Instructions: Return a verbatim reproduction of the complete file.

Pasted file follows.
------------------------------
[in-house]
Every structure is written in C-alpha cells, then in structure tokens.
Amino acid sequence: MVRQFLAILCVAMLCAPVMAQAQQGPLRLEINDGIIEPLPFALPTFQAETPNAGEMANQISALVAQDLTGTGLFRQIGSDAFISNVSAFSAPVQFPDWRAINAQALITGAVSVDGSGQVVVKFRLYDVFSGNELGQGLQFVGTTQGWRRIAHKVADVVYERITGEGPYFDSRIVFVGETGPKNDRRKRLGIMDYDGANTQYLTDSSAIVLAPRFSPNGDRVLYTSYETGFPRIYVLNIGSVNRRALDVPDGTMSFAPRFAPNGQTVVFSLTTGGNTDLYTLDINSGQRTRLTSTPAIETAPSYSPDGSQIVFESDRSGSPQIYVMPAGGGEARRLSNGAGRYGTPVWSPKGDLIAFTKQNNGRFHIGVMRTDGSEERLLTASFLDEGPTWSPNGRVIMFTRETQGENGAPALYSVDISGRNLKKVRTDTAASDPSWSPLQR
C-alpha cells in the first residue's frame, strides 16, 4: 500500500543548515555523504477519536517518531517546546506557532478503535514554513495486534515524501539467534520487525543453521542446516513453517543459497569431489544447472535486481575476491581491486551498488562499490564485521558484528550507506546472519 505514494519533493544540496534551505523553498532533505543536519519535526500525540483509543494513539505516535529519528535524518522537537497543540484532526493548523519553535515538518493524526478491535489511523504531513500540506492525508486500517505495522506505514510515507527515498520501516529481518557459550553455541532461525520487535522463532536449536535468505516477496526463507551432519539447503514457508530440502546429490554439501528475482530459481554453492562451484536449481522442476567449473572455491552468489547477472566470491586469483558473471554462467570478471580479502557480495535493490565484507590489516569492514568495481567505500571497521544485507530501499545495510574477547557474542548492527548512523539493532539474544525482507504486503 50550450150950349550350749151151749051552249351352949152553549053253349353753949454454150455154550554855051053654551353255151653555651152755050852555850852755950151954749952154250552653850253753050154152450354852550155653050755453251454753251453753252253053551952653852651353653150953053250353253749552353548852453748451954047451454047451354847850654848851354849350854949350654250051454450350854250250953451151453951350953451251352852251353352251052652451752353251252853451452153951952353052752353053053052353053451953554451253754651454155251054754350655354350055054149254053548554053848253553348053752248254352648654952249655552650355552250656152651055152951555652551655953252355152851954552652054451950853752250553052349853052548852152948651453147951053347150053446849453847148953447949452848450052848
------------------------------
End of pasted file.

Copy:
[in-house]
Every structure is written in C-alpha cells, then in structure tokens.
Amino acid sequence: MVRQFLAILCVAMLCAPVMAQAQQGPLRLEINDGIIEPLPFALPTFQAETPNAGEMANQISALVAQDLTGTGLFRQIGSDAFISNVSAFSAPVQFPDWRAINAQALITGAVSVDGSGQVVVKFRLYDVFSGNELGQGLQFVGTTQGWRRIAHKVADVVYERITGEGPYFDSRIVFVGETGPKNDRRKRLGIMDYDGANTQYLTDSSAIVLAPRFSPNGDRVLYTSYETGFPRIYVLNIGSVNRRALDVPDGTMSFAPRFAPNGQTVVFSLTTGGNTDLYTLDINSGQRTRLTSTPAIETAPSYSPDGSQIVFESDRSGSPQIYVMPAGGGEARRLSNGAGRYGTPVWSPKGDLIAFTKQNNGRFHIGVMRTDGSEERLLTASFLDEGPTWSPNGRVIMFTRETQGENGAPALYSVDISGRNLKKVRTDTAASDPSWSPLQR
C-alpha cells in the first residue's frame, strides 16, 4: 500500500543548515555523504477519536517518531517546546506557532478503535514554513495486534515524501539467534520487525543453521542446516513453517543459497569431489544447472535486481575476491581491486551498488562499490564485521558484528550507506546472519 505514494519533493544540496534551505523553498532533505543536519519535526500525540483509543494513539505516535529519528535524518522537537497543540484532526493548523519553535515538518493524526478491535489511523504531513500540506492525508486500517505495522506505514510515507527515498520501516529481518557459550553455541532461525520487535522463532536449536535468505516477496526463507551432519539447503514457508530440502546429490554439501528475482530459481554453492562451484536449481522442476567449473572455491552468489547477472566470491586469483558473471554462467570478471580479502557480495535493490565484507590489516569492514568495481567505500571497521544485507530501499545495510574477547557474542548492527548512523539493532539474544525482507504486503 50550450150950349550350749151151749051552249351352949152553549053253349353753949454454150455154550554855051053654551353255151653555651152755050852555850852755950151954749952154250552653850253753050154152450354852550155653050755453251454753251453753252253053551952653852651353653150953053250353253749552353548852453748451954047451454047451354847850654848851354849350854949350654250051454450350854250250953451151453951350953451251352852251353352251052652451752353251252853451452153951952353052752353053053052353053451953554451253754651454155251054754350655354350055054149254053548554053848253553348053752248254352648654952249655552650355552250656152651055152951555652551655953252355152851954552652054451950853752250553052349853052548852152948651453147951053347150053446849453847148953447949452848450052848